Rent cap shrinks Catalonia’s rental market, study shows – ET RealEstate

MADRID: A Catalan law capping rents in areas with soaring demand, aimed at making the Spanish region’s residential rental market more affordable is having the opposite effect and shrinking it, a study showed on Thursday.

The number of homes available to rent in price-regulated districts dropped 12% from September – when the law took effect – to February, property portal Idealista said in a study of the impact of the law, which it estimates affects more than 90% of Catalonia‘s rental stock.

“The short-term impact is already hurting those who want to rent a property,” Idealista said in a statement. “Tenants will… find far less on offer and prices similar to those before the regulation law.”

Madrid’s rental market increased 2% over the same period while prices fell 3% in the capital region, compared with a 2% fall in the 61 Catalan districts affected by the price controls.

“Exclusively attributing the rental market’s contraction to the rent-containment law could be considered bold and possibly unfounded given the current situation,” a spokeswoman for Catalonia’s Housing department said, adding that Madrid had more tourist accommodation to pass into the residential market than Catalonia.

Associations of landlords and investors have decried Catalonia’s decision to limit rents amid a pandemic-induced downturn, saying it would dissuade people from renting out properties in a region known for attracting both foreign real estate investors and tourists.

As Spain‘s coalition government wrangles over a draft housing law meant to improve the social housing market, some local authorities have opted to pursue their own policies.

The Balearic Islands’ regional government said last week it would expropriate 56 empty properties owned by banks and investment funds in Mallorca, Ibiza and Menorca and turn them into social housing, compensating landlords in exchange. The plan has met with obstacles and caused controversy.

Four more regions including the Basque Country, Canary Islands and Catalonia have passed or are studying laws allowing authorities to convert private properties into social housing if they have been empty for six months to two years.



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Rental supply surges in Madrid and Barcelona – ET RealEstate

MADRID: The number of flats for rent has soared 115% in Madrid and 92% in Barcelona since March, one of Spain‘s largest property portals, Idealista, said on Monday, as tourists vanished from the city centres and some local residents followed suit.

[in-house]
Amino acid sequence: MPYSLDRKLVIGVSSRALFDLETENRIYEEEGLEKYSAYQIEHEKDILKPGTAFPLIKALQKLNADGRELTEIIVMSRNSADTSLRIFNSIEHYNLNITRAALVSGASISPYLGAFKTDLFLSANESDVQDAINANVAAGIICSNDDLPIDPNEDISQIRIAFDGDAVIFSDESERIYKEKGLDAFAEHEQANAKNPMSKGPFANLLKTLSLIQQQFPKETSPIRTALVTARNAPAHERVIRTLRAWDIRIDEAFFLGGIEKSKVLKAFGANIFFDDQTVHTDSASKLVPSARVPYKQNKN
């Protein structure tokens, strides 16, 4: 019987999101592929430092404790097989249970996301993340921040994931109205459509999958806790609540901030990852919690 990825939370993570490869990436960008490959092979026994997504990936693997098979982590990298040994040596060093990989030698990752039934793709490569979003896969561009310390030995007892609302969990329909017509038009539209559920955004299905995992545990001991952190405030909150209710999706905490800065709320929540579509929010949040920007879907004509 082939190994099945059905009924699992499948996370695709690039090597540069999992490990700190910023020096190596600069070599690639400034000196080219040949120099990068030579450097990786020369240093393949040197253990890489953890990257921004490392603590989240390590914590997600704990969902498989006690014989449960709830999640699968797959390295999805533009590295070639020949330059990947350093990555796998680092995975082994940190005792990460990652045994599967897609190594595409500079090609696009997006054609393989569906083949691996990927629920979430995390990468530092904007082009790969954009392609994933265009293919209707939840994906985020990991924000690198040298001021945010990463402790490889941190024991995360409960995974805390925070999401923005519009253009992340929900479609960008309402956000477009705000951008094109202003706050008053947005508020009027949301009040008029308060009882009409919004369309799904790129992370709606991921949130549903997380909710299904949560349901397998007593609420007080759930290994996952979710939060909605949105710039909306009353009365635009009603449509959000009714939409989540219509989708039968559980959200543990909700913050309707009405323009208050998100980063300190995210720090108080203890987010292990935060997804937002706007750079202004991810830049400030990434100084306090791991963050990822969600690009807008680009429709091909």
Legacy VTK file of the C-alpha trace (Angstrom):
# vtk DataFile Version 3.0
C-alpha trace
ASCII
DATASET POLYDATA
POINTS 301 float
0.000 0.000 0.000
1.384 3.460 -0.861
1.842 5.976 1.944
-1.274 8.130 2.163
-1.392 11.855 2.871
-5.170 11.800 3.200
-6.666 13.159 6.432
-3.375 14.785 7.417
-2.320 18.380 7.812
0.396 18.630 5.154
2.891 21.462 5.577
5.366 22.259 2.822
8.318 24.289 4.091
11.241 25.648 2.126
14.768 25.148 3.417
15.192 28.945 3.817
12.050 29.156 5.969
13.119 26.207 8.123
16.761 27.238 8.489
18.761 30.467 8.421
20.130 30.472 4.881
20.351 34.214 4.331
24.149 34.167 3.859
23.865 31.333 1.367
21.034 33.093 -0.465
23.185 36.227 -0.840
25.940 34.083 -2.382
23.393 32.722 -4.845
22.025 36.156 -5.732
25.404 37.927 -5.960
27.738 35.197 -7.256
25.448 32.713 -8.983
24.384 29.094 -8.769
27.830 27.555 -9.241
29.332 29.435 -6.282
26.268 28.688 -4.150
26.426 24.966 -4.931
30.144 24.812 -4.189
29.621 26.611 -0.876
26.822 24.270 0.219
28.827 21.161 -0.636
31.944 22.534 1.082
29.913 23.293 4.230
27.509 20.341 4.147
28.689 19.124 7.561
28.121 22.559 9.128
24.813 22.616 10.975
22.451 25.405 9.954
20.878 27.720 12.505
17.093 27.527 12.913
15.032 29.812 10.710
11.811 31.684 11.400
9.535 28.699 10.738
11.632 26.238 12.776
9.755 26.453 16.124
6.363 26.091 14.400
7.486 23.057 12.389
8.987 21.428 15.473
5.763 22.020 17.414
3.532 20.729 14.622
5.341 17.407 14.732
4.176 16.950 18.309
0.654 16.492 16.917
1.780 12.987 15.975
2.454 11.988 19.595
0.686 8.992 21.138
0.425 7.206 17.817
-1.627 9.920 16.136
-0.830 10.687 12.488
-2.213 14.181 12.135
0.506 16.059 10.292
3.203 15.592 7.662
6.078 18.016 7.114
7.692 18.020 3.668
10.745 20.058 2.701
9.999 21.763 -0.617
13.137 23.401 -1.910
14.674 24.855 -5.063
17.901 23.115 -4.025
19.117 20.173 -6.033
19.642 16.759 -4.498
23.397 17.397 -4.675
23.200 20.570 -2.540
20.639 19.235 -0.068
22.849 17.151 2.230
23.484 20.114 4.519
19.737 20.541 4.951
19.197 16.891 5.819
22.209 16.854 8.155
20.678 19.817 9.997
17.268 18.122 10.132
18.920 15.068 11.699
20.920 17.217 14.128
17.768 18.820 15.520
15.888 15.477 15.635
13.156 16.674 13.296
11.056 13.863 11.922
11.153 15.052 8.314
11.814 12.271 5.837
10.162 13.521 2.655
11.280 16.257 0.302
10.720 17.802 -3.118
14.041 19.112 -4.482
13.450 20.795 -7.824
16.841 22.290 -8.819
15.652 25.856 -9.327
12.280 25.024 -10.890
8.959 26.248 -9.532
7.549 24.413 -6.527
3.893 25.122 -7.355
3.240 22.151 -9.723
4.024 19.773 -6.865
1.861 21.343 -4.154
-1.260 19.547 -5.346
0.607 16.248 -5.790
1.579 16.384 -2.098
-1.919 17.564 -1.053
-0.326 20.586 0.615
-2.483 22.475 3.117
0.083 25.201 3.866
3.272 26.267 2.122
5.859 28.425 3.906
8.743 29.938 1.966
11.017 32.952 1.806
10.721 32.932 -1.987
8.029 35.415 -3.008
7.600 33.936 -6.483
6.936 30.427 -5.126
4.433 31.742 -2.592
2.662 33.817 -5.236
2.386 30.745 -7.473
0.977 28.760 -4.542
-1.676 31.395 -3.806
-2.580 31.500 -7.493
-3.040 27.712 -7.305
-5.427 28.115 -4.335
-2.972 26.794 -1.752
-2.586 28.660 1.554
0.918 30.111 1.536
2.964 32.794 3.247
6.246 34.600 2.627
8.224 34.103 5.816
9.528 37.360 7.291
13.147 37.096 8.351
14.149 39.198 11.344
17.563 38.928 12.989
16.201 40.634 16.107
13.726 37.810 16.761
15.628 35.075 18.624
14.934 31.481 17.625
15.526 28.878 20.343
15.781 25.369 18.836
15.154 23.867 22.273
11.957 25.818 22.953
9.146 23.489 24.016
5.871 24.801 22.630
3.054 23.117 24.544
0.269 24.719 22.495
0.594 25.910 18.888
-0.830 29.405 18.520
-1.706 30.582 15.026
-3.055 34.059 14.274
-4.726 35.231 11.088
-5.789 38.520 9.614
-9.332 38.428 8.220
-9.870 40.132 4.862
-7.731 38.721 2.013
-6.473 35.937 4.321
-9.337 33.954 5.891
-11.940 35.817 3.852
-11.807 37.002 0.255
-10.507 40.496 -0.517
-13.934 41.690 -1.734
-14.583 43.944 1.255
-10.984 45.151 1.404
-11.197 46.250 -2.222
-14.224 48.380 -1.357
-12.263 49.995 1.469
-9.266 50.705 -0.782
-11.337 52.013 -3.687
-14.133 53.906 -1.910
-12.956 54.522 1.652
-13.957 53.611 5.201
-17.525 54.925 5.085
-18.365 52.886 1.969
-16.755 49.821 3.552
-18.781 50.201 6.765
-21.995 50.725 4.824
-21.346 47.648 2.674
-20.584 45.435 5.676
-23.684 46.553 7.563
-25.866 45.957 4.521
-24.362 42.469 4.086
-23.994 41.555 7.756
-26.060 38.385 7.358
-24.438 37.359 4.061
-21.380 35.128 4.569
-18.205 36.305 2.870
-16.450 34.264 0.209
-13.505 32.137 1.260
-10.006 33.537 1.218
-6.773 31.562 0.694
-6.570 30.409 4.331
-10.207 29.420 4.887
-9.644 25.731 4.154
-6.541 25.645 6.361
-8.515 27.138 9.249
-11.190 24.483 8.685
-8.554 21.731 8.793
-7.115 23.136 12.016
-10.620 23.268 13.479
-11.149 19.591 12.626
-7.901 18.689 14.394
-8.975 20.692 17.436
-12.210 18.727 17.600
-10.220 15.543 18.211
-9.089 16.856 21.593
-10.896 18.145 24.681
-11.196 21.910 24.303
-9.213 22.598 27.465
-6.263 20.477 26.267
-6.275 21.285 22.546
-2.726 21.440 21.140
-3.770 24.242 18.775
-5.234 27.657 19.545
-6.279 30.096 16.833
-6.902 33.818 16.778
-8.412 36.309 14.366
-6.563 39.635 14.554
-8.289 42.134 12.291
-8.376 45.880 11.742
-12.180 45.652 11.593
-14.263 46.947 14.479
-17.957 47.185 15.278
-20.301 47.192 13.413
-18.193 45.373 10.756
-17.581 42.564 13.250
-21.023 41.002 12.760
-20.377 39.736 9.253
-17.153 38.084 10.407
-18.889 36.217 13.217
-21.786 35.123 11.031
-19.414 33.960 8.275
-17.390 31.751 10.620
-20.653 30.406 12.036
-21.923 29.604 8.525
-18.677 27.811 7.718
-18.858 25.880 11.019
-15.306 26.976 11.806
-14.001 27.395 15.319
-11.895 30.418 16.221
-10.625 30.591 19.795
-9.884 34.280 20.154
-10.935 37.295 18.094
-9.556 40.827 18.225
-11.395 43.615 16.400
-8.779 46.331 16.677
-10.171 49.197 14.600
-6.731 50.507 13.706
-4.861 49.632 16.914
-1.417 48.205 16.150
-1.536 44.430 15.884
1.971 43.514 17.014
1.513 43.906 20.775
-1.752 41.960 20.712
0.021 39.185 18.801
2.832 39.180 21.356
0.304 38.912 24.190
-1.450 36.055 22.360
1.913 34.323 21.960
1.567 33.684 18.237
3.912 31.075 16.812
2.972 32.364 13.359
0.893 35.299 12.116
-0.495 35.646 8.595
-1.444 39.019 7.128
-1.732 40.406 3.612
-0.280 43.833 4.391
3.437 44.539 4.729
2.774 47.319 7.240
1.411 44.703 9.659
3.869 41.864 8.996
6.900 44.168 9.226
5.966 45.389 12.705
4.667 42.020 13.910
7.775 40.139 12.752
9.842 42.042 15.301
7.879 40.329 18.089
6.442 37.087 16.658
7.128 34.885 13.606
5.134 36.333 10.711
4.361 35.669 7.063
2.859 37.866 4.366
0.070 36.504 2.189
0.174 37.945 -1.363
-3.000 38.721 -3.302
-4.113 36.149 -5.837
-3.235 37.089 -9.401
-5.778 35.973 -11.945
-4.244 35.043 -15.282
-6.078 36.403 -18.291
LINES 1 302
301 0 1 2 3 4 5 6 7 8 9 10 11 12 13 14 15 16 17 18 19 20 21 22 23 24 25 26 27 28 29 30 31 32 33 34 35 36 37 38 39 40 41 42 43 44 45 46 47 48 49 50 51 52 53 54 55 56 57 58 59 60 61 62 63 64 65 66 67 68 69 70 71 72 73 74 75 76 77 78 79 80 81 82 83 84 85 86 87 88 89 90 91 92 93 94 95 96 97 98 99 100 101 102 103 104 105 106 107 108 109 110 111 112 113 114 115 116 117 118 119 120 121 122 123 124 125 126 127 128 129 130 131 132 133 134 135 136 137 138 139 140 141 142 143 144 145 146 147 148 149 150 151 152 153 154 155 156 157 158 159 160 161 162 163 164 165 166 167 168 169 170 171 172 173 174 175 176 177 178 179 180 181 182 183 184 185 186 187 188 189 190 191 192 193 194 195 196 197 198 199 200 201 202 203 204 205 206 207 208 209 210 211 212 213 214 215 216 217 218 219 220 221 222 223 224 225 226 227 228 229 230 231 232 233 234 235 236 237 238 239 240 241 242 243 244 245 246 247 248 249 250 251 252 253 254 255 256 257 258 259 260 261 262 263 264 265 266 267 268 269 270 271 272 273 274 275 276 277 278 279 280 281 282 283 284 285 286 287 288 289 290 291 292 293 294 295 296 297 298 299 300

Nationwide, the number of flats advertised for rent soared 63% between March and September, an Idealista spokesman said, as general uncertainty delays people’s decisions and flats left empty during the spring lockdown finally hit the market.

Homes used for short-term holiday rentals had already flooded Spain’s residential market within weeks of the country’s first lockdown in March.

A second influx of properties has followed as locals faced with dwindling income or the possibility of remote work return to their home towns, opt for cheaper flats shared with more people, or move back in with their families, according to several real estate agents interviewed by Reuters.

However, the abundance of properties on the market is not matched by long-term demand, and has not hurt year-on-year price growth, with rents swelling 12% in the third quarter compared to the same period last year, Fotocasa, another major online property portals, said in a statement on Monday.

But rental prices did stumble slightly, Fotocasa noted, dropping 0.7% in the third quarter compared to the second quarter.



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Rent falls in Spanish cities as coronavirus boosts demand for space – ET RealEstate

MADRID: Rental prices in Spain‘s major cities fell in July, data from one of the biggest property portals showed on Tuesday, as the coronavirus pandemic drove up interest in less densely-populated areas.

Between June and July, rents dropped by an average of 2.5% in Barcelona and 1.7% in Madrid, according to Fotocasa, although they remain Spain’s most expensive locations.

“Many Spaniards are considering leaving the big cities and going to live in outlying areas where they can find bigger, brighter and more spacious homes,” said Fotocasa’s communications director Anais Lopez.

Spain imposed one of Europe’s strictest lockdowns in March, confining a population known for spending time in parks and bars to their homes.

While average July rents across Spain ticked down 0.8% from June, they were still 7.9% higher year-on-year, the company said.

Around 17% of renters identified access to outdoor spaces as their main priority in a new property, compared with 11% before the pandemic, Fotocasa found.

Data from rival real estate site Idealista showed a similar trend among prospective property buyers.

“The lockdown and increase of remote working in Spain has led to a shift in housing demand, generating increasing interest in housing in villages with fewer than 5,000 inhabitants,” it said in a statement on Tuesday.

Between January and June the share of people looking for properties in such villages rose from 10.1% to 13.2% of all searches, the company said.



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